The trials and tribulations of dealing with an ACL injury.
My initial thoughts after surgery was that my knee felt like it had been sawed in half and sello-taped back together, it was that loose. You just have to stay positive because if you don’t, that’s when problems can start.”
These are the words of AFC Bournemouth defender Tyrone Mings, who spent 12 months in recovery after tearing his Anterior Cruciate ligament (ACL) in September 2015.
Tearing the ACL is a common injury suffered in men’s professional football, but it can be one of the most career threatening.
A Swedish study found that 35% of professional footballers fail to maintain the standard of football played before their injury just three years after suffering the initial ACL rupture/tear.
Speaking to FourFourTwo, 23-year-old Mings highlights the importance of trying to maintain a positive attitude throughout rehabilitation. “When I woke up from the first operation, I had around 30 staples keeping the skin on my knee together, two brand new ligaments had been formed inside, and a big strip of my tendon had been removed (you can see the scar there),” he gestured and laughed as I grimaced. The strip of tendon removed was around eight inches in length.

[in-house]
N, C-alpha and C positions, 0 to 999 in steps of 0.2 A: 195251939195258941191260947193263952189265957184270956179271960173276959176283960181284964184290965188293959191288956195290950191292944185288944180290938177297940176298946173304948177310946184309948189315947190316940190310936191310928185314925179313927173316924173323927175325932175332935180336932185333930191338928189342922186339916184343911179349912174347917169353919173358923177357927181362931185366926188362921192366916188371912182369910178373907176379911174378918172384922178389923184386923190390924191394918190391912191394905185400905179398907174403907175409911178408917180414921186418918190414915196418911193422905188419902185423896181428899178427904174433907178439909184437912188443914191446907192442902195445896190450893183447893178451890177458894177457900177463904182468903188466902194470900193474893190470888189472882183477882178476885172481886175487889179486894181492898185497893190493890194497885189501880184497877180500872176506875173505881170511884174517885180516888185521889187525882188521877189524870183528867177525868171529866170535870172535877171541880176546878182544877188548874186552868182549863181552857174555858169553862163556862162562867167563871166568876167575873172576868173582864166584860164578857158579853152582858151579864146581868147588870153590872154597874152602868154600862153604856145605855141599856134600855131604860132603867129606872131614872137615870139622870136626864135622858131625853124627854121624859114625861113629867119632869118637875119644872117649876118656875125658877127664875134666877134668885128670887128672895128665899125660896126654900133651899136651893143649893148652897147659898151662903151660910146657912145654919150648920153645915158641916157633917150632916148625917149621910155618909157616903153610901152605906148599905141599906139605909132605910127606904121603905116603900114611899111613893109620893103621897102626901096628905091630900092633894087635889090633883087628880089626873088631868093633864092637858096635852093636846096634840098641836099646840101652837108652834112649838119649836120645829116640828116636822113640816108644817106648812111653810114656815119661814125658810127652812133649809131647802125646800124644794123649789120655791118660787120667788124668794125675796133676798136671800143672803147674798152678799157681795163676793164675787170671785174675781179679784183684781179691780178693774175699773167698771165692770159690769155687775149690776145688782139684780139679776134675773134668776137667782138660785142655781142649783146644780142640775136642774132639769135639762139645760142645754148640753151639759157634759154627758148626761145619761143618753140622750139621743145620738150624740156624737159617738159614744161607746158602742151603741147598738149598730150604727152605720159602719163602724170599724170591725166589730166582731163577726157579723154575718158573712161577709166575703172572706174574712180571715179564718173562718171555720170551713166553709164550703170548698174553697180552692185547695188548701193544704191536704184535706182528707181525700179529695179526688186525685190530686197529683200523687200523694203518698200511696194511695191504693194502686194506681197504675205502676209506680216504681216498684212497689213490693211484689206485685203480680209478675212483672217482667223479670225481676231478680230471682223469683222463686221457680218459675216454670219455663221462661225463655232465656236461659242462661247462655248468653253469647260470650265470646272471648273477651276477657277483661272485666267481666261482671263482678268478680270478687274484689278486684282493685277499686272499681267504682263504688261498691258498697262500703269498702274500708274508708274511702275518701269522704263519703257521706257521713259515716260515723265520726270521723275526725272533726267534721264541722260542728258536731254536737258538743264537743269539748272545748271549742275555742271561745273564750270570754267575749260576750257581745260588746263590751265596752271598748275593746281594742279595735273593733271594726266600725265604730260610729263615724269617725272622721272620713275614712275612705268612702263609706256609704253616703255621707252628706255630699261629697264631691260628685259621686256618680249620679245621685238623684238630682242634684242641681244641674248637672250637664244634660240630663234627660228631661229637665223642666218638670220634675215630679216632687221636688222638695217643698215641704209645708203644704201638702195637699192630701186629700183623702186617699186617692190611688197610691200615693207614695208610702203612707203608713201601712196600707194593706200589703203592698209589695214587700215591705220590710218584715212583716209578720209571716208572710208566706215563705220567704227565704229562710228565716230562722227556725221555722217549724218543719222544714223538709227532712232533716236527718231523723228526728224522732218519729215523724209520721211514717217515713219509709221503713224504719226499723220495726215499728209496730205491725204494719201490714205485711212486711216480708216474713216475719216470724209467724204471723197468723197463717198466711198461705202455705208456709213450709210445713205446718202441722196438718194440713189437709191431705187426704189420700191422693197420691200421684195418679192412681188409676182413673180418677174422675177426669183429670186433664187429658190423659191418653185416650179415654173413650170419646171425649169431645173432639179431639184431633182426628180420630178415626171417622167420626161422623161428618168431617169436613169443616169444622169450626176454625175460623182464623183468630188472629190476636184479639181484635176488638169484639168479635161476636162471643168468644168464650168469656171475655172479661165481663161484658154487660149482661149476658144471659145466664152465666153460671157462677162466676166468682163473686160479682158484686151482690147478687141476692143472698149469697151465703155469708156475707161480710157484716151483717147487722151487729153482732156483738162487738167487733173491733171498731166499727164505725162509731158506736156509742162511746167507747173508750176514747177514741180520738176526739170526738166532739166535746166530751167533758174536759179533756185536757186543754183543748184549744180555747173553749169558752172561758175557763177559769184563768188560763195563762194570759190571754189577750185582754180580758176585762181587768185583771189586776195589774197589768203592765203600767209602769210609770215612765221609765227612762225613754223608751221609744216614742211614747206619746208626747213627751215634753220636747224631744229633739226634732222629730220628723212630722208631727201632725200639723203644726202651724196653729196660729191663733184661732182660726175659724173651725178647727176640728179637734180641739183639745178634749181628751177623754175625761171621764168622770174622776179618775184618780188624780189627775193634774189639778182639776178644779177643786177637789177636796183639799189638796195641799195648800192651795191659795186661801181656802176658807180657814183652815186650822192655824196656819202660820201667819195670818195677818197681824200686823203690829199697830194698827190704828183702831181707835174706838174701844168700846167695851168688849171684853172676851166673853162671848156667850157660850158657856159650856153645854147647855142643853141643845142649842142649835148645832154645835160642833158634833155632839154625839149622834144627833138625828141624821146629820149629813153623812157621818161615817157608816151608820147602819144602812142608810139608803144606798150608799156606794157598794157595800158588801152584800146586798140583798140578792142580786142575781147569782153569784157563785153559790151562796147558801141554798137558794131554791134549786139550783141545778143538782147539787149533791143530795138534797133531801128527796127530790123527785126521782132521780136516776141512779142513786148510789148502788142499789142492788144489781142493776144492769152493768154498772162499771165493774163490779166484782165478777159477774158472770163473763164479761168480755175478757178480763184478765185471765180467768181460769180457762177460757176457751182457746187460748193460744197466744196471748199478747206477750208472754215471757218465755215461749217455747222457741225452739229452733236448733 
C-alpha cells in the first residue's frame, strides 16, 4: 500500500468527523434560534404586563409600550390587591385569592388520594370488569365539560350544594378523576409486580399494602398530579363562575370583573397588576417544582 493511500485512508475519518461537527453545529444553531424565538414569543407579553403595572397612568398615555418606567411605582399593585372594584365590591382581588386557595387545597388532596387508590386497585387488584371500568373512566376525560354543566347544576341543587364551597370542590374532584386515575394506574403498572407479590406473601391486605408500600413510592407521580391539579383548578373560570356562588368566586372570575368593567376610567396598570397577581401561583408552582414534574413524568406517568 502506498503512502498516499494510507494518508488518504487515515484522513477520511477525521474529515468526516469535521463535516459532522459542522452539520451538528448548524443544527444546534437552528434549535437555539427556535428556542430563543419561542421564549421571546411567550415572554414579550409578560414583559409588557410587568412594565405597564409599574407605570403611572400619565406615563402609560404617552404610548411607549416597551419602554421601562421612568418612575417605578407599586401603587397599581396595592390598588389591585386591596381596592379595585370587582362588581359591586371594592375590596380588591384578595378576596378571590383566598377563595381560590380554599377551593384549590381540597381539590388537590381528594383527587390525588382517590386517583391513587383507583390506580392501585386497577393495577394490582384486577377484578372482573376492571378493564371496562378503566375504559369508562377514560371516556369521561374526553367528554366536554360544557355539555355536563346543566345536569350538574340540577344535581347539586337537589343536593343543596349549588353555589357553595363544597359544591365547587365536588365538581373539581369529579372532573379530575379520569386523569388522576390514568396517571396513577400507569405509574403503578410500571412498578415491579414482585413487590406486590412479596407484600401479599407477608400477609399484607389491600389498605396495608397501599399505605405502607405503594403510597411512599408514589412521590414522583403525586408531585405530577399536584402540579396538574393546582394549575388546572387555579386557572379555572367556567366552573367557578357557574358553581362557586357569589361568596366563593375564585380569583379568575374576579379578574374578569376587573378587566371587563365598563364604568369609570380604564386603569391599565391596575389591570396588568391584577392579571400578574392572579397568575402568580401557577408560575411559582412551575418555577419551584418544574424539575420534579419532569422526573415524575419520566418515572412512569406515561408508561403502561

“I never really thought about whether I would or would not play the same way again. I tried to remain positive,” says Mings, he was cheerful.
Sports psychologist Gemma Bragg says mental repercussions to suffering a long term injury such as an ACL tear or rupture can include high stress levels, social anxiety and even depression.
“Without the help of psychologists, some athletes are incredibly isolated, which can lead to depression among other mental health problems,” she explains.
“In different athlete’s respective sports, goals help to identify the work each individual is putting in, something that athletes deal with on a daily basis,” she added. I wanted to understand whether the psychologists worked with any relevant third parties.
“We like to work with physiotherapists first hand to help set an individual’s goals within the rehabilitation, it gives them focus.”